I have been called for jury service but I’m not sure if I can take the time off work. What are my employment rights if I attend for jury service?
If you are in employment, there is a duty on your employer to allow you to attend for jury service. Time spent on jury service must be treated as if you were actually employed. In other words, you are entitled to be paid while you are away from work. Anyone with a contract of employment (including temporary or contract workers) is entitled to be paid by the employer while on jury service.
There should be no loss of any other employment rights while you serve on a jury. The Jury Office of the court will provide a certificate of attendance on request.
If you are self-employed and work alone and your attendance at jury service may mean that you can’t earn a living, you may qualify to be excused from jury service. Contact the Jury Office for more information.
The County Registrar or the trial judge may also excuse you if satisfied that there is good reason for doing so.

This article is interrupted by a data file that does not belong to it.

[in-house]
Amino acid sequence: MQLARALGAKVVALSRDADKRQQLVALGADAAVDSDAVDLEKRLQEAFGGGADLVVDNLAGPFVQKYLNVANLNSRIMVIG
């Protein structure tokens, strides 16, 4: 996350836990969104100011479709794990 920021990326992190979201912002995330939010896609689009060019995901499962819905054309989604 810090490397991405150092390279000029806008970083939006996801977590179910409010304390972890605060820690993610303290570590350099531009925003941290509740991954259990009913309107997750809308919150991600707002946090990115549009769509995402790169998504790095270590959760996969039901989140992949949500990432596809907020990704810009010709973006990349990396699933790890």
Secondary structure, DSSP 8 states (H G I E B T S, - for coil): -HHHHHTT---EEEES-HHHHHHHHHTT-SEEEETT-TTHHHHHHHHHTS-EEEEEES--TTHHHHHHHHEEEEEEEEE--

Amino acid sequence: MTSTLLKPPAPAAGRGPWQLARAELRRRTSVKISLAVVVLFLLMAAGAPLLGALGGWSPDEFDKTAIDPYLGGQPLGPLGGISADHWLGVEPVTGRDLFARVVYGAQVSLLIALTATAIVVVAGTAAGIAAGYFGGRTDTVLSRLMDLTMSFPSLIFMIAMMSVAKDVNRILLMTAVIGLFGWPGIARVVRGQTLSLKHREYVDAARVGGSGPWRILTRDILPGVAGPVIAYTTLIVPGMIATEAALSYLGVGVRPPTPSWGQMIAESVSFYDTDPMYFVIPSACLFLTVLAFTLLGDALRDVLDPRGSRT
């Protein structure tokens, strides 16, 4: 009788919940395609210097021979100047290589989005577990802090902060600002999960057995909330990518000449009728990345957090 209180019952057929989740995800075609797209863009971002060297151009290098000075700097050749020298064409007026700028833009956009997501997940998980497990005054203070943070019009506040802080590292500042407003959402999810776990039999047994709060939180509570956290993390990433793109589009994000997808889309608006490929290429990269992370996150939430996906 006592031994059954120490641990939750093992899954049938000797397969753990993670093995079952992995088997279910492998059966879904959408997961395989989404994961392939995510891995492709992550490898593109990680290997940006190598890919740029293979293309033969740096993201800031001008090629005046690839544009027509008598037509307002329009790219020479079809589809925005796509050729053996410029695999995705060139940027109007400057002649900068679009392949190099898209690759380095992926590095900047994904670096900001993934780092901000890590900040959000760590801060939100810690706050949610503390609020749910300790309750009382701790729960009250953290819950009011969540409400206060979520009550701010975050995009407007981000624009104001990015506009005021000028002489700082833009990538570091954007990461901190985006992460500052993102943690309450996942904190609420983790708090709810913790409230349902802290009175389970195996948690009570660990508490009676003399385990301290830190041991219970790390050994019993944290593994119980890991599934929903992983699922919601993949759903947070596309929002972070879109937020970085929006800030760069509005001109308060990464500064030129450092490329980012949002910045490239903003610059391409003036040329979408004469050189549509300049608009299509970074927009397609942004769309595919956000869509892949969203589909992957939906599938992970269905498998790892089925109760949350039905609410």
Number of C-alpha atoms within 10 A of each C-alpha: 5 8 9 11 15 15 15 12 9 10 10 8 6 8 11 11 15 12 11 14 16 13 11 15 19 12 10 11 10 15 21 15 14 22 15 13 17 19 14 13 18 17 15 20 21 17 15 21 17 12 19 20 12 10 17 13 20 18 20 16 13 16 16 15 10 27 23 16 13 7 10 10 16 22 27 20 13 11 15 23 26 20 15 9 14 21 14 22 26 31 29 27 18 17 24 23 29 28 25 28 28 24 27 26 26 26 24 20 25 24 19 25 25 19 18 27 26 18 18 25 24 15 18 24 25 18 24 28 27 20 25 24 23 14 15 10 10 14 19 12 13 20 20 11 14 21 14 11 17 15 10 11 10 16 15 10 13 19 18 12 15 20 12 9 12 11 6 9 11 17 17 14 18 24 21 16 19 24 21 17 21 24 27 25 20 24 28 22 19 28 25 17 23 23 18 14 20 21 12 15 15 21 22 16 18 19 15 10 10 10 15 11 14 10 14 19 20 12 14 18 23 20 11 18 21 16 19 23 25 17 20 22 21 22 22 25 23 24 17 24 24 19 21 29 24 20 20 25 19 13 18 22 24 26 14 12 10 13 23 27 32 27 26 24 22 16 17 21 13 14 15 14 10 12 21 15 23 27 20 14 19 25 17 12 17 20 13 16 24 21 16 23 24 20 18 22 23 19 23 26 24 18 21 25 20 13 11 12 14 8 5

Some people have a right to be excused from jury service, including:
- Full-time students
- People who are 65 years of age or older
- Those who provide an important community service, such as practising doctors, nurses, midwives, dentists, vets, chemists, etc.
- People in certain official positions (for example, members of the Oireachtas)
- Some public officials whose work can’t be postponed or done by others
- Those who have served on a jury within the last three years, or who remain excused by a judge following previous service
If you serve on a jury and feel your employment rights have been infringed or you have lost employment rights as a result, you can make a complaint to the Workplace Relations Commission using the online complaint form available on workplacerelations.ie. Read more about enforcing your employment rights on citizensinformation.ie.
Further information is available from the Citizens Information Centre below.